A few weeks ago I went to a football game in Guelph and watched the Hamilton Tiger Cats play the Winnipeg Blue Bombers. Hamilton is in the process of building a brand new stadium, so for the 2013 season all Tiger Cats home games are being played at Alumni Stadium at the University of Guelph. So far, attendance has been good, with fan support coming from the surrounding communities. I enjoyed the smaller crowd and being closer to the action on the field. It got me thinking about the possibility of Waterloo Region getting a professional franchise to call home one day. Is it a realistic expectation?
A few years ago, the Conference Board of Canada gazed at the future prospects of pro sports in Canada. In particular, they set out to predict what sports in this country might look like in 2035 in a number of markets. Their findings were based on four criteria: population size, income levels, having a strong corporate presence, and if there was a level playing field regarding taxes and the Canadian dollar exchange rate.
There are really only two major professional sports leagues that may be considered for Waterloo Region: the National Hockey League and the Canadian Football League. The report looked at both options.
As far as hockey is concerned, the Conference Board of Canada doesn’t think we’ll make the cut getting a team. Income levels and corporate presence were rated as good for the Region of Waterloo, but their research suggests that an NHL market needs a population of close to 800,000 people. By 2035, Kitchener, Waterloo, Cambridge, and surrounding areas will be getting close to that threshold with a population of just over 700,000. However, they believe that cities with larger populations, such as Quebec City and Hamilton, are likely to be the only other Canadian cities to have a chance at an NHL franchise over the next few decades.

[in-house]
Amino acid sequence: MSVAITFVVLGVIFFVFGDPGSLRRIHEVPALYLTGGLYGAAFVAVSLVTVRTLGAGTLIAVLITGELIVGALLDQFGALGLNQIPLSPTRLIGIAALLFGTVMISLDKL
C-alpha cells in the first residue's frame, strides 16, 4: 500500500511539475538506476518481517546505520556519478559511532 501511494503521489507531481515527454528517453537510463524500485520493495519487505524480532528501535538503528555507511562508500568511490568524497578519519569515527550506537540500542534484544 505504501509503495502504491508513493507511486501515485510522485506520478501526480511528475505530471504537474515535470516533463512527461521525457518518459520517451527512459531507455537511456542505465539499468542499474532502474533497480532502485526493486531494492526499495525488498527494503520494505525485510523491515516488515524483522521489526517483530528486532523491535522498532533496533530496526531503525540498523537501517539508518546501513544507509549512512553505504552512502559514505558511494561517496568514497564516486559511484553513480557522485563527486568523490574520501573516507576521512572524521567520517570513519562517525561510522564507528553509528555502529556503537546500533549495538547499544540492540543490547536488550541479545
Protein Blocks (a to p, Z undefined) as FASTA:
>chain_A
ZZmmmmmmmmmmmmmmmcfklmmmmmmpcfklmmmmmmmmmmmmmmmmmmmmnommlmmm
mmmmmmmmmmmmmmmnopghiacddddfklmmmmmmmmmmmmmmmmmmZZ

On the other hand, the Conference Board of Canada believes that Waterloo Region already has the required conditions to be a success in the Canadian Football League. The current population of over 500,000 is considered enough for a CFL franchise. Home to two university teams, there is some football tradition here. Kitchener, Waterloo, and Cambridge rank well in disposable income levels and rate higher than some existing CFL cities such as Hamilton and Montreal.
The downside is that there are no existing facilities for a permanent franchise to play in. A 25,000 seat stadium would have to be built to meet the CFL requirement. Another disadvantage for Waterloo Region is location; it is relatively close to football teams in both Hamilton and Toronto. The Buffalo Bills in the National Football League are also nearby. The proximity of these cities could result in potential market saturation for southern Ontario. In the final analysis, getting a CFL franchise is plausible but still considered unlikely.
It’s doubtful this area will have a professional franchise for a long time. Still, it’s enjoyable to hope and dream about having one to call our own someday. After all, dreams and hopes are what sports are all about.